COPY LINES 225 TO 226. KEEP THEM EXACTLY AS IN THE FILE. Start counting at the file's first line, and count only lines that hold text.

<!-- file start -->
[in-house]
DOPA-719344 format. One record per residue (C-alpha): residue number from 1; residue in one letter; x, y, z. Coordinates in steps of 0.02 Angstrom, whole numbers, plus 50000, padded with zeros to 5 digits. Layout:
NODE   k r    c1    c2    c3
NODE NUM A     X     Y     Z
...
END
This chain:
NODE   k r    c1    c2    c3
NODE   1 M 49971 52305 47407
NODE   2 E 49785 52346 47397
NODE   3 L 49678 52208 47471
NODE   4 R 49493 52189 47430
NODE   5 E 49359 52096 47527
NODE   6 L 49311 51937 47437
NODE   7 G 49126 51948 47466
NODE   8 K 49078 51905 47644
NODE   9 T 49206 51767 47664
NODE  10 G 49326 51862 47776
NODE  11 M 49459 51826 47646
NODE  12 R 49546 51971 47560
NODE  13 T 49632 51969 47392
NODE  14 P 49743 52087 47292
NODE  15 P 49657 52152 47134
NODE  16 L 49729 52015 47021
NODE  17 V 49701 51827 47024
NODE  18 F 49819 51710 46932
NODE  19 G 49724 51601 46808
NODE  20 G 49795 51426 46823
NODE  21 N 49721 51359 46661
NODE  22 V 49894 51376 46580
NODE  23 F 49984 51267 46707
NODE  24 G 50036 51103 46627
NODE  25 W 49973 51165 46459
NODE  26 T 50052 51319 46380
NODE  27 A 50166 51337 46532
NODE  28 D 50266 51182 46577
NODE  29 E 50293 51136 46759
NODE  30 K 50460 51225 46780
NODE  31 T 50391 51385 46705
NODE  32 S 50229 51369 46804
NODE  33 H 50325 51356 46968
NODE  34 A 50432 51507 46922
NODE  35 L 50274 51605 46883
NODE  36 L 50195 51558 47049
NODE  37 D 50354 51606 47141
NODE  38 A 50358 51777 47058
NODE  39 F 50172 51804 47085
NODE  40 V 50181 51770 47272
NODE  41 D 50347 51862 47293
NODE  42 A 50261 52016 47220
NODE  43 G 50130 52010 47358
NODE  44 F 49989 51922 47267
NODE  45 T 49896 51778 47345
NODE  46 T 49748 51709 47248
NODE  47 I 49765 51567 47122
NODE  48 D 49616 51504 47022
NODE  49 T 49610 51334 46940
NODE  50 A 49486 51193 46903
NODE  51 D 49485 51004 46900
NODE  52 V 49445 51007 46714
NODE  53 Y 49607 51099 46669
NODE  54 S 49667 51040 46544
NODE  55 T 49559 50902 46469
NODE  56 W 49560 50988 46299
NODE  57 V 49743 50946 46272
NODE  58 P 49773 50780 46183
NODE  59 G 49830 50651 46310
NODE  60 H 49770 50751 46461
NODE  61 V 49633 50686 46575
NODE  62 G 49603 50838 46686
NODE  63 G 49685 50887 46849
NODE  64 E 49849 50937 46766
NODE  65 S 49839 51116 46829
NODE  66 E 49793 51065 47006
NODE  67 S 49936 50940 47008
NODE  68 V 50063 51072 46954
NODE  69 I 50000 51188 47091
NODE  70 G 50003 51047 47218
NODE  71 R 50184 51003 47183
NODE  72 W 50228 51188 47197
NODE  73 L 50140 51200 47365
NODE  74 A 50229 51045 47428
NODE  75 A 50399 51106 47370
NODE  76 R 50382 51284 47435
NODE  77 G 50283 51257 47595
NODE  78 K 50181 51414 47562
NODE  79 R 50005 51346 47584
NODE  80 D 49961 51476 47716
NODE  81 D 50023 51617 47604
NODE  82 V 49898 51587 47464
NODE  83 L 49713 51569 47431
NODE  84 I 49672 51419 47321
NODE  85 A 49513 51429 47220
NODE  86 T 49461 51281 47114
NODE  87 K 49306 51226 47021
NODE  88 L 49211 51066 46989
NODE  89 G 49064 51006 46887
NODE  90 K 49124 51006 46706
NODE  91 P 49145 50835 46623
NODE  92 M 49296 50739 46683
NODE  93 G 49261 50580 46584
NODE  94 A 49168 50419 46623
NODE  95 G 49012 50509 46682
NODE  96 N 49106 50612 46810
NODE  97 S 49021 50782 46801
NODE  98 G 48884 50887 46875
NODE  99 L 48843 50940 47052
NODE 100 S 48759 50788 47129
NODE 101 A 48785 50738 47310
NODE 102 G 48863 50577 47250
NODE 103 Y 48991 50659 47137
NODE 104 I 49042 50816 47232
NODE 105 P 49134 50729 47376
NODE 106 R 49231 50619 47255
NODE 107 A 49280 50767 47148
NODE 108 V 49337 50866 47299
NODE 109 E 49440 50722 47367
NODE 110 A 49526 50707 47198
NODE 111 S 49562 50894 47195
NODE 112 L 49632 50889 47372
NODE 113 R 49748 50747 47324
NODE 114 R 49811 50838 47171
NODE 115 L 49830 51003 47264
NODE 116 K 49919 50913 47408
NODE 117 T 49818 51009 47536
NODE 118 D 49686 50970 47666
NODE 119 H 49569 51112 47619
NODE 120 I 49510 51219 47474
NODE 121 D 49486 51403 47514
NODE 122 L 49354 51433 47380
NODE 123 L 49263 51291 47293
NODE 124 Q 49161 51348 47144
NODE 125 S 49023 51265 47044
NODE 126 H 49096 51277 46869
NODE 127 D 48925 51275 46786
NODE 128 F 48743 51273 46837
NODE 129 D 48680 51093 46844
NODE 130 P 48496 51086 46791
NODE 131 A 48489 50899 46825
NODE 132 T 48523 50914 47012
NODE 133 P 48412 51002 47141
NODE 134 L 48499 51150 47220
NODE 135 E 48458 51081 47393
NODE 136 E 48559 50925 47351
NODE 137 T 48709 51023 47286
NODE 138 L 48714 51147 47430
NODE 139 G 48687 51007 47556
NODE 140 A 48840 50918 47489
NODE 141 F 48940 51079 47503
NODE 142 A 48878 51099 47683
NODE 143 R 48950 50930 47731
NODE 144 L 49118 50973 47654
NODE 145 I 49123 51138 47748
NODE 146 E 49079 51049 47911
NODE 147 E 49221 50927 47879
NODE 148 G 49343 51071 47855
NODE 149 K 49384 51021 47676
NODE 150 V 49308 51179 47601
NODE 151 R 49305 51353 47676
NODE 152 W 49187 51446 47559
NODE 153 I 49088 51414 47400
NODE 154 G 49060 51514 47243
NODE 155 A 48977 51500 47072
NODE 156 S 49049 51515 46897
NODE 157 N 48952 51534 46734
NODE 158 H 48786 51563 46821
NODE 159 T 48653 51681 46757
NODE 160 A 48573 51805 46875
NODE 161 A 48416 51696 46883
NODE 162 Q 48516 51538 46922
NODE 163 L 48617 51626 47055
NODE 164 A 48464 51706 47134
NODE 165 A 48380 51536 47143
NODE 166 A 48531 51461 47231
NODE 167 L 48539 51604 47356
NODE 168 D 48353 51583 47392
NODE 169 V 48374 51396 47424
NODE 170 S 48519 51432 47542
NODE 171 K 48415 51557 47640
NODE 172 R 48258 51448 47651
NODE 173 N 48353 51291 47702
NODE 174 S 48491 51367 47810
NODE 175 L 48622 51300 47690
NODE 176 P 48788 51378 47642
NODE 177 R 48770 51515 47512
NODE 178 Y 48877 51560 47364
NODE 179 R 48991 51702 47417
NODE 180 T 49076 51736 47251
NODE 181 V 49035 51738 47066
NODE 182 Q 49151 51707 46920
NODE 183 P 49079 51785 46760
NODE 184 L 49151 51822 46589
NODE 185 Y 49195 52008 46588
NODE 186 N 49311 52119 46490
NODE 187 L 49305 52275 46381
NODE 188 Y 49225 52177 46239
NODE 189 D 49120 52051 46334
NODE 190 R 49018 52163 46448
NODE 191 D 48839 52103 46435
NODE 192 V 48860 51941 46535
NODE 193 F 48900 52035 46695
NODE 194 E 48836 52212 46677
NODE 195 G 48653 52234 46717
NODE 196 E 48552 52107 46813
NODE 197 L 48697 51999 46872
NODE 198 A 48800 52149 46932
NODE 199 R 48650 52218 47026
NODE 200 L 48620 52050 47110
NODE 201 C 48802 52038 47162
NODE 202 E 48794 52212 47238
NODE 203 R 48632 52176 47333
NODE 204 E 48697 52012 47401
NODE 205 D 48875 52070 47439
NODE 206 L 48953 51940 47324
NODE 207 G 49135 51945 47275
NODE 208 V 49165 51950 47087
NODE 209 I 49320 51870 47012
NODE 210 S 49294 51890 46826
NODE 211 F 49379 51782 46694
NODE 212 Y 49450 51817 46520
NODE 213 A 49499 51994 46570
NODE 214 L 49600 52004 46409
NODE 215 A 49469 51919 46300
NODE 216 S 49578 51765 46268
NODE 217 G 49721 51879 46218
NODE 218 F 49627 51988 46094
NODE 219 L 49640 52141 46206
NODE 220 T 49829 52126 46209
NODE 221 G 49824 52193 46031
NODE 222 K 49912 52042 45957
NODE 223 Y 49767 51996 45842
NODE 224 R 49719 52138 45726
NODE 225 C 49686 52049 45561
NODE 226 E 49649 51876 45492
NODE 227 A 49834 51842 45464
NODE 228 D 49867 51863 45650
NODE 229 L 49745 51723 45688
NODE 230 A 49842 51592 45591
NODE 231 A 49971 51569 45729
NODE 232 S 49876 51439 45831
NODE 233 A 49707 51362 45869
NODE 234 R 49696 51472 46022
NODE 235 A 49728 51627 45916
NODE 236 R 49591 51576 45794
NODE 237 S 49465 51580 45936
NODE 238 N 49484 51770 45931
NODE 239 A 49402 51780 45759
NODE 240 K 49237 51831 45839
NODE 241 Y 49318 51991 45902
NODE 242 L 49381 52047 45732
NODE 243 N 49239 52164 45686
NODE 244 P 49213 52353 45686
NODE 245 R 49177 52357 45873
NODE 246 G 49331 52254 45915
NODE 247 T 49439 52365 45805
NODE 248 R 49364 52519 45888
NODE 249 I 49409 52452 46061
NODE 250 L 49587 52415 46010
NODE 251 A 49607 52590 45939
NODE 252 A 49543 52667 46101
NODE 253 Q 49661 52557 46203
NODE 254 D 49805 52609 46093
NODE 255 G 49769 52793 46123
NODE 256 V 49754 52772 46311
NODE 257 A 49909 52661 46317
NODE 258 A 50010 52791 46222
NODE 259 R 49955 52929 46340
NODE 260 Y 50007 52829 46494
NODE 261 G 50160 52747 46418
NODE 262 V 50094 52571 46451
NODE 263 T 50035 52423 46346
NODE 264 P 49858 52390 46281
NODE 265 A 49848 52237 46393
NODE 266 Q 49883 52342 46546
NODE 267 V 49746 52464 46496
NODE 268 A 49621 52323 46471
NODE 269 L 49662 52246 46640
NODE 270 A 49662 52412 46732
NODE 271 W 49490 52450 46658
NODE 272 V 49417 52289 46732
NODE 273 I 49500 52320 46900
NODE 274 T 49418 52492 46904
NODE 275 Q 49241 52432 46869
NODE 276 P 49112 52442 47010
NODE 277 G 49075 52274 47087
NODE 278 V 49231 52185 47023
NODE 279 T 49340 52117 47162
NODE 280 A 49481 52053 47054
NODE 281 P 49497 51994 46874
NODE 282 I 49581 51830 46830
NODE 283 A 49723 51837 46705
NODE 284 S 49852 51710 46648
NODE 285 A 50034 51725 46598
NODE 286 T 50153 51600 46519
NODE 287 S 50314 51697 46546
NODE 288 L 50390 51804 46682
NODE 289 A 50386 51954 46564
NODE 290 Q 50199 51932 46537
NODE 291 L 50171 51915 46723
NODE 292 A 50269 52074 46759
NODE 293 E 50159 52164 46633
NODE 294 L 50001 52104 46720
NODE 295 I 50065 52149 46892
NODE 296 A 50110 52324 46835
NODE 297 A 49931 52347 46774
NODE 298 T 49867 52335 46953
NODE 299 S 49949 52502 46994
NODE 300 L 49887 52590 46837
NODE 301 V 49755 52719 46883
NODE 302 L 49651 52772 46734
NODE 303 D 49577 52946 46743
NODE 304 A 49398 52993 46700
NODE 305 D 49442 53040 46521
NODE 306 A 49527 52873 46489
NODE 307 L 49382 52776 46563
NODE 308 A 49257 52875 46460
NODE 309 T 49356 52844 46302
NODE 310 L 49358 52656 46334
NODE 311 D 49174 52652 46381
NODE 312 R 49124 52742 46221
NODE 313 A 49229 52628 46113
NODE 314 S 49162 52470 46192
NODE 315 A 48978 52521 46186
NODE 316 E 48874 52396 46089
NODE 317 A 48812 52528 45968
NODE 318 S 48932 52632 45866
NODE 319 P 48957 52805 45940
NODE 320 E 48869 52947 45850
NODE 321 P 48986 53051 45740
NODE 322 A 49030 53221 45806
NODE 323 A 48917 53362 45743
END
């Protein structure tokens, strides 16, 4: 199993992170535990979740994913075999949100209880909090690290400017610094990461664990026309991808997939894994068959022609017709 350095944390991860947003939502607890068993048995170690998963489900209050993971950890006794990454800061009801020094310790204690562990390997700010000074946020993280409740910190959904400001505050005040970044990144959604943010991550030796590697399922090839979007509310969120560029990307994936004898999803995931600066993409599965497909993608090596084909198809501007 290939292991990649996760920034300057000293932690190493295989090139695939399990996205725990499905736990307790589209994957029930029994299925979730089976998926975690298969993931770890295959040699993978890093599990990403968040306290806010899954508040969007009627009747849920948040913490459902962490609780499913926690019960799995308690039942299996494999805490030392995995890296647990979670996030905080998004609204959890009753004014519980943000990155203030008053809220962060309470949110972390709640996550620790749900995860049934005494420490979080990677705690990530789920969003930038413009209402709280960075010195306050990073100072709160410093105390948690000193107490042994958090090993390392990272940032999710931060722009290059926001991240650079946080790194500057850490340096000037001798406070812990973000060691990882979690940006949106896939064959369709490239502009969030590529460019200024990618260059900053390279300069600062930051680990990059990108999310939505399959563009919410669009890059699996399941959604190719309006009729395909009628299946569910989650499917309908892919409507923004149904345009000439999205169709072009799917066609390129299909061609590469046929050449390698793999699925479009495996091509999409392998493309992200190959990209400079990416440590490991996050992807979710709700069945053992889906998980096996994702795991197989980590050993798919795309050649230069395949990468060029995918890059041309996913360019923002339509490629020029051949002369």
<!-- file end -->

NODE 217 G 49721 51879 46218
NODE 218 F 49627 51988 46094